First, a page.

In our latest Journal Entry, we sat down with the producer behind several Sample Magic classics, including Organic House, French House, and many more. We talked about his ever expanding synth collection, tips for beginning producers, and his unconventional, inspiring techniques.
What’s currently being used in your studio on a regular basis?
“Alongside my computer I currently use a lot of the Roland classics and an E-mu sampler. Recently I also seem to enjoy processing a lot of stuff through various pieces of gear like different compressors, preamps, synths with audio input like the Korg MS-10 or even the Electribe ESX.
The ESX has tubes inside – I switched the stock tubes to better ones because the originals distort horribly and you can get nice warmth out of that. I also have this pretty obscure two-channel preamp from the ’70s called Intersound IVP. It’s one of those things that makes everything sound fatter when used subtly. I think it was mainly used by guitarists and bass players as a preamp but it can be used for other instruments and more importantly synths too. It has a dual-band shelving equaliser, a very nice sounding parametric EQ and a tube switch, though there are no tubes inside – it’s entirely solid state! You can see this as a kind of analog tube emulation I guess” [Laughs]
What are your favourite pieces of gear that you currently own?
“For synths I’d say Roland SH-101, SH-09, Juno-60, Jupiter series. I guess I just like the Roland sound and they almost always fit the mix perfectly without too much additional processing. From effects, the preamp I mentioned above, Thermionic Culture Vulture and a FET-style compressor that my friend built with some heavy duty transformers inside. And of course I have to mention the magical stones that sit on top of my speakers, they channel creative vibe into the studio and make everything sound better!”
Organic House is one of SM’s most respected packs of all time. Tell us a little bit about the process and the inspiration for this iconic release?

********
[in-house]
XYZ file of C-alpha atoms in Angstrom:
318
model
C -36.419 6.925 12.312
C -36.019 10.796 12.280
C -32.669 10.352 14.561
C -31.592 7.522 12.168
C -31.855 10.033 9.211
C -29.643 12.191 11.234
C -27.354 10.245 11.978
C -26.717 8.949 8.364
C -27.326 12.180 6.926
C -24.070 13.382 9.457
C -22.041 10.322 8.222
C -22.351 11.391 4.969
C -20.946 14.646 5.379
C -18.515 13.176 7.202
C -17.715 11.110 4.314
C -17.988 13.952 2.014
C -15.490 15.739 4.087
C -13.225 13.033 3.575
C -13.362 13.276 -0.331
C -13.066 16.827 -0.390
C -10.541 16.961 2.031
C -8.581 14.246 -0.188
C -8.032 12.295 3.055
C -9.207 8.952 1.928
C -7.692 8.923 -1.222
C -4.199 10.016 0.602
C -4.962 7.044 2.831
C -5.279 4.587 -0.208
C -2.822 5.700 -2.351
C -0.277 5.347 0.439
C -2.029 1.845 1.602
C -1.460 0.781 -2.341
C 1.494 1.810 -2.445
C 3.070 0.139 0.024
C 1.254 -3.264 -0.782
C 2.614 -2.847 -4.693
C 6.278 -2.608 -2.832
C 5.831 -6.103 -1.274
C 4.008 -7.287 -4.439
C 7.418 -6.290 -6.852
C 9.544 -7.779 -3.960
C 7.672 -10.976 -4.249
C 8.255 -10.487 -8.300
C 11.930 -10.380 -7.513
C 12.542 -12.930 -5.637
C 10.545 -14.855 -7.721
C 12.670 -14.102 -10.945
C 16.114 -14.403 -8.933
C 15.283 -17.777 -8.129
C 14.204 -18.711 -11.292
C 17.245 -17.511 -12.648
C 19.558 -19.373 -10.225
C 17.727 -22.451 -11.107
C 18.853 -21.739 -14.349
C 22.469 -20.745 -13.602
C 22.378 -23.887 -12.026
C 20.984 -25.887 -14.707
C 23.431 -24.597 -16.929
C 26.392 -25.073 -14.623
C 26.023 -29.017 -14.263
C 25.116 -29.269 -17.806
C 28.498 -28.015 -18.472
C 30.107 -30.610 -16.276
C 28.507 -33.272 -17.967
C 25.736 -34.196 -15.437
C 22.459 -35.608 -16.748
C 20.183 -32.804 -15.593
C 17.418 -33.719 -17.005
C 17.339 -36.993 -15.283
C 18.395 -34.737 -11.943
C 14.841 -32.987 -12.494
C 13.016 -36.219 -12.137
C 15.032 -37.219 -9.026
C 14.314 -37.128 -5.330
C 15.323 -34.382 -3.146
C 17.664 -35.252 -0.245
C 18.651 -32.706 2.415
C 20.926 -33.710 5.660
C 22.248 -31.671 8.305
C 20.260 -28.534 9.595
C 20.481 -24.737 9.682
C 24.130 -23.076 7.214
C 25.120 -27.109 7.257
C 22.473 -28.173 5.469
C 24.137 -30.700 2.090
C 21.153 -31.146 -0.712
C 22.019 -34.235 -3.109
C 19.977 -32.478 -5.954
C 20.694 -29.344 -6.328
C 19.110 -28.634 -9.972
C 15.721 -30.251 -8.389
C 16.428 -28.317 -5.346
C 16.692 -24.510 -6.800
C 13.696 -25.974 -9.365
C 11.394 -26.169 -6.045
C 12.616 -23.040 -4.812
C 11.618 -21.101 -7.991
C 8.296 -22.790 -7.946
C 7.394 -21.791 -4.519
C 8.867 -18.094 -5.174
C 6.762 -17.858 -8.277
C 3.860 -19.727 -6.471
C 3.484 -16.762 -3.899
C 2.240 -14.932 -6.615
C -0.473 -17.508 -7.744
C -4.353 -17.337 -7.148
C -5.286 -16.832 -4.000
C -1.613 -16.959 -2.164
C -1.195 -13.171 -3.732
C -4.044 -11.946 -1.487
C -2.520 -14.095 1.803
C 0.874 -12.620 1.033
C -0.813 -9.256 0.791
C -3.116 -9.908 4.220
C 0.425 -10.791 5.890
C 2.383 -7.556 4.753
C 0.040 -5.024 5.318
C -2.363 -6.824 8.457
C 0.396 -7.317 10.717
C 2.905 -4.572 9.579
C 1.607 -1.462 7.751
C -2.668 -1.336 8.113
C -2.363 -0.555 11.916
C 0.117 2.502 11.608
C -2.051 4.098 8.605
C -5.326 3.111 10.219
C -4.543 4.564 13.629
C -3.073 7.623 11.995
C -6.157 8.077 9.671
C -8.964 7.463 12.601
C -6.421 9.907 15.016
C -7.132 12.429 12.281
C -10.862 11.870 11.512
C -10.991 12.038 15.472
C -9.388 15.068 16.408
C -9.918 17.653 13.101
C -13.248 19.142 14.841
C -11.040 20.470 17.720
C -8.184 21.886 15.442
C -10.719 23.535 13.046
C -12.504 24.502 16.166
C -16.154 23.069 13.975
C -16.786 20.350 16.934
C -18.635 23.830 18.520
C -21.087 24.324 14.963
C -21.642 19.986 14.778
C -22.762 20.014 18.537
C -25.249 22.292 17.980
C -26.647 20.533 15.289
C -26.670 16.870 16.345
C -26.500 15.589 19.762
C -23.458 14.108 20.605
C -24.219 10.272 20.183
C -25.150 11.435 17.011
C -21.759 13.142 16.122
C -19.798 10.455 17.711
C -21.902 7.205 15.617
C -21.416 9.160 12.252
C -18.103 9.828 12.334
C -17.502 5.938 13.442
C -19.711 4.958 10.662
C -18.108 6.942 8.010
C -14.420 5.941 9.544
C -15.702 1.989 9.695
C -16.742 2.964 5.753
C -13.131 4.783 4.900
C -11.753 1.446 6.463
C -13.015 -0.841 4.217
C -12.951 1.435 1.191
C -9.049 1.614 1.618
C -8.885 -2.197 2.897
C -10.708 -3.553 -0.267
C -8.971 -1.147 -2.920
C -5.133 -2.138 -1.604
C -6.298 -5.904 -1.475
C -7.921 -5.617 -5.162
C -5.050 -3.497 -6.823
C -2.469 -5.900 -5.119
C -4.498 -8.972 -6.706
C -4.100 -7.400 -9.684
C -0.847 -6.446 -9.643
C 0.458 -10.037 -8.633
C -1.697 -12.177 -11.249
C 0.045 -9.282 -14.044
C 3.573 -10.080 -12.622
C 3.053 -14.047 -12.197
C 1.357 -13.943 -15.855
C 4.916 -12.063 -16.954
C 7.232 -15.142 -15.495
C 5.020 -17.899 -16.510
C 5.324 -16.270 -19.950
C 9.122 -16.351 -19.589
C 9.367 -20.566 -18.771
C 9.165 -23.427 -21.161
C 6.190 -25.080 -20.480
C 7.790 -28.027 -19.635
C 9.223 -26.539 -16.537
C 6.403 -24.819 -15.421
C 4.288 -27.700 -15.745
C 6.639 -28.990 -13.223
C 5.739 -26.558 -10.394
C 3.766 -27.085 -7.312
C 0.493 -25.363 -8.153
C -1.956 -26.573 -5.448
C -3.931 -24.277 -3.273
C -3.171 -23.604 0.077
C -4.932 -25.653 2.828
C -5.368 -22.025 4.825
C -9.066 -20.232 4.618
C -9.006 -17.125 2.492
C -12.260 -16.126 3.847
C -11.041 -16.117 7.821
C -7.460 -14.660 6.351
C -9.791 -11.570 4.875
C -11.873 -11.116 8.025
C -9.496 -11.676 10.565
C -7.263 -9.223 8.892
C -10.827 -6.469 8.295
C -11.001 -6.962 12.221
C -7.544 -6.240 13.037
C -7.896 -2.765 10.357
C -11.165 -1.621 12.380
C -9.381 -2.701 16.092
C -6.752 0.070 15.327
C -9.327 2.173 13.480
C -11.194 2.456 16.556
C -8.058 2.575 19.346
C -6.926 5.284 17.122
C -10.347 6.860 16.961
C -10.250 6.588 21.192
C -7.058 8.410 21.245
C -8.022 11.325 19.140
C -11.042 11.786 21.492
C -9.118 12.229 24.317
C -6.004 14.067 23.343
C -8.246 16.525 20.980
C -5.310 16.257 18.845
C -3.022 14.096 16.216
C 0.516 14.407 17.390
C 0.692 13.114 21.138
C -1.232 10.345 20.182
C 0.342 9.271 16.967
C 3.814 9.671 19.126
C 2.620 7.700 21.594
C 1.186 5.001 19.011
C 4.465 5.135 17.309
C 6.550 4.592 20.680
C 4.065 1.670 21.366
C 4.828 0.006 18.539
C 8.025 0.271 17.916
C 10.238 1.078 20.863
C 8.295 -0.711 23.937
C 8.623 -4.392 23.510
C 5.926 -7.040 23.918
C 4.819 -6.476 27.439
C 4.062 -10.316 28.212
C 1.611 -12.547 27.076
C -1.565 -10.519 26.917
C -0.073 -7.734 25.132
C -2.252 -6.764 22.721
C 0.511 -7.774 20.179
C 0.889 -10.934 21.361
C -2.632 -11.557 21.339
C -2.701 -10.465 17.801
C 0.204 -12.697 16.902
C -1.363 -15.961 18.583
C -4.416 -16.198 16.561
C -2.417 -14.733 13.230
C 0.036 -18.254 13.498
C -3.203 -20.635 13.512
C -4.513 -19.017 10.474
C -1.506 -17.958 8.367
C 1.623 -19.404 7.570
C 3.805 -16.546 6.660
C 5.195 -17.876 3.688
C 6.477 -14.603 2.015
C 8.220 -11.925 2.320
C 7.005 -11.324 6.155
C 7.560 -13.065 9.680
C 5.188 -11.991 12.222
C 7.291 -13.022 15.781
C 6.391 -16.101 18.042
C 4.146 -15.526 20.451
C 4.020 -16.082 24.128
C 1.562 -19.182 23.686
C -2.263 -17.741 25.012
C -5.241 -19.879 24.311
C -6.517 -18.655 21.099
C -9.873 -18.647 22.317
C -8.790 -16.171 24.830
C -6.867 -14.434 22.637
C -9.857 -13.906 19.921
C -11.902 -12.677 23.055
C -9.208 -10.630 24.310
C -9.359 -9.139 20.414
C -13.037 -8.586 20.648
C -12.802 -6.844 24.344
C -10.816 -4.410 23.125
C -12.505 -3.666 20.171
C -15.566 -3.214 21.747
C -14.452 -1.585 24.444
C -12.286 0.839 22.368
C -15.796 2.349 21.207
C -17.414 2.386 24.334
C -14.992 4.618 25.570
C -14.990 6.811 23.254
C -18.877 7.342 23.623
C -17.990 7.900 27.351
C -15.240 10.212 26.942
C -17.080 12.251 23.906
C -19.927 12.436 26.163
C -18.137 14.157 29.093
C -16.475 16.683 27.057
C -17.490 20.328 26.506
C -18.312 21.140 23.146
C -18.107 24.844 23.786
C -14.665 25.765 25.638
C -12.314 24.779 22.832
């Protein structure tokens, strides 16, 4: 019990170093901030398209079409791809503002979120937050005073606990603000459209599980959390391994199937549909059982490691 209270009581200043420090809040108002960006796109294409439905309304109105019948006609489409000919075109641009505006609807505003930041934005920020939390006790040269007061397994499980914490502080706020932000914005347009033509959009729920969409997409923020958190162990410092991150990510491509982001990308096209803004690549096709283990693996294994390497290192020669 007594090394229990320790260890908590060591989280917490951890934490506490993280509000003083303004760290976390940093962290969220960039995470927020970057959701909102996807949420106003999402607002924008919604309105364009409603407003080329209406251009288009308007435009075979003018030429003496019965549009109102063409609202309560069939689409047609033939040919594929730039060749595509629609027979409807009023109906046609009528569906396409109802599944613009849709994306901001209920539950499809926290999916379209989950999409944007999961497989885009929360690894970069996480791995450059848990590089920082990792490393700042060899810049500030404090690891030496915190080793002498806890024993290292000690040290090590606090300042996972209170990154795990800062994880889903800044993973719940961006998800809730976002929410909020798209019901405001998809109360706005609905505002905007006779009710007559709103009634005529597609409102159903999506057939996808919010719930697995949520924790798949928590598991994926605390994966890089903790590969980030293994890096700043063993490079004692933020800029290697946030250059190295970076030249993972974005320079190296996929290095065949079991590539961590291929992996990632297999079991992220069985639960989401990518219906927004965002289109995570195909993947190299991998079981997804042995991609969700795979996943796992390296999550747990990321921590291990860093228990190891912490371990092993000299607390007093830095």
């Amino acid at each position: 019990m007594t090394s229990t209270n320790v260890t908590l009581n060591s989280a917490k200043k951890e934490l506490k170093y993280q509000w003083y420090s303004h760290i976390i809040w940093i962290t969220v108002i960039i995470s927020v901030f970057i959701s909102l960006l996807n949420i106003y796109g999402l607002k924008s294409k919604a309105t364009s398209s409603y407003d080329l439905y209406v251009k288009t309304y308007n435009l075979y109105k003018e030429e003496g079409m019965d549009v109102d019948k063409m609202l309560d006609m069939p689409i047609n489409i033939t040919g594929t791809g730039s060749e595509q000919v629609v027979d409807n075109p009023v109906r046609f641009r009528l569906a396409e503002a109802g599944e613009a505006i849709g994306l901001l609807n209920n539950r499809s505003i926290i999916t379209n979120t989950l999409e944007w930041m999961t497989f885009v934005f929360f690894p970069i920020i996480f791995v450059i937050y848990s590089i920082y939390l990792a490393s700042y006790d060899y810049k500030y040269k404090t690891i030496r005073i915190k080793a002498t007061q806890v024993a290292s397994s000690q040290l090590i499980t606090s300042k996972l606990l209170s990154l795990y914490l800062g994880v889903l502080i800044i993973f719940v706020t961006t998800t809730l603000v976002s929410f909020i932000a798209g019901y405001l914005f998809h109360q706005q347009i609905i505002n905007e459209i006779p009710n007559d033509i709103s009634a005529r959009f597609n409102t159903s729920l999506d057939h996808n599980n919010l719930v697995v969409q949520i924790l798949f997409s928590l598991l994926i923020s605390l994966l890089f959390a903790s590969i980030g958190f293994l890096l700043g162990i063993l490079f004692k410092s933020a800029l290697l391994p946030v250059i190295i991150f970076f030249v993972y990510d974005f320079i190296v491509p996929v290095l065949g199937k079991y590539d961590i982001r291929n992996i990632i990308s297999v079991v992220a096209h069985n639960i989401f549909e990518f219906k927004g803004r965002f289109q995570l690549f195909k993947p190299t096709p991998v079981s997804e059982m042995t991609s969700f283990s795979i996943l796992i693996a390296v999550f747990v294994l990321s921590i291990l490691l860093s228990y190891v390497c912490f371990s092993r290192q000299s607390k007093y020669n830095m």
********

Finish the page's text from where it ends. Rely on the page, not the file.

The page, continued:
“As I recall it the original brief was jackin / deep soulful house with a subtle live disco / jazz or even electro influence in the style of Riva Starr, Switch, Loko and labels like Buzzin’ Fly and most of what Defected was releasing at the time. It turned out to be less tech-y than originally planned and became influenced more by the the soul / jazz side of things. I don’t know / remember if there is really any electro influence in the library actually! I had lot of fun when producing this pack, I used a lot of rhodes, horn stabs and all kinds of other live instrumentation using some creative filtering and other effects to mould them into the genre. I also made sure I didn’t clean up the samples too much to retain the organic feel.”
What’s a unique, unconventional production technique that you would like to share with our readers?
“I don’t know honestly if there are any unique or new production techniques left to share in the age of “interwebz” but lately I’ve been using very short delays to create a wider stereo image to my sounds. Use a delay plug-in of your choice at around 5-10ms on one or both channels of your track. It can even work wonders on basslines to make them really wide but it is always good to check mono compatibility and possibly layer the stereo bass with a mono sub bassline or use a plug-in to filter low frequencies to mono.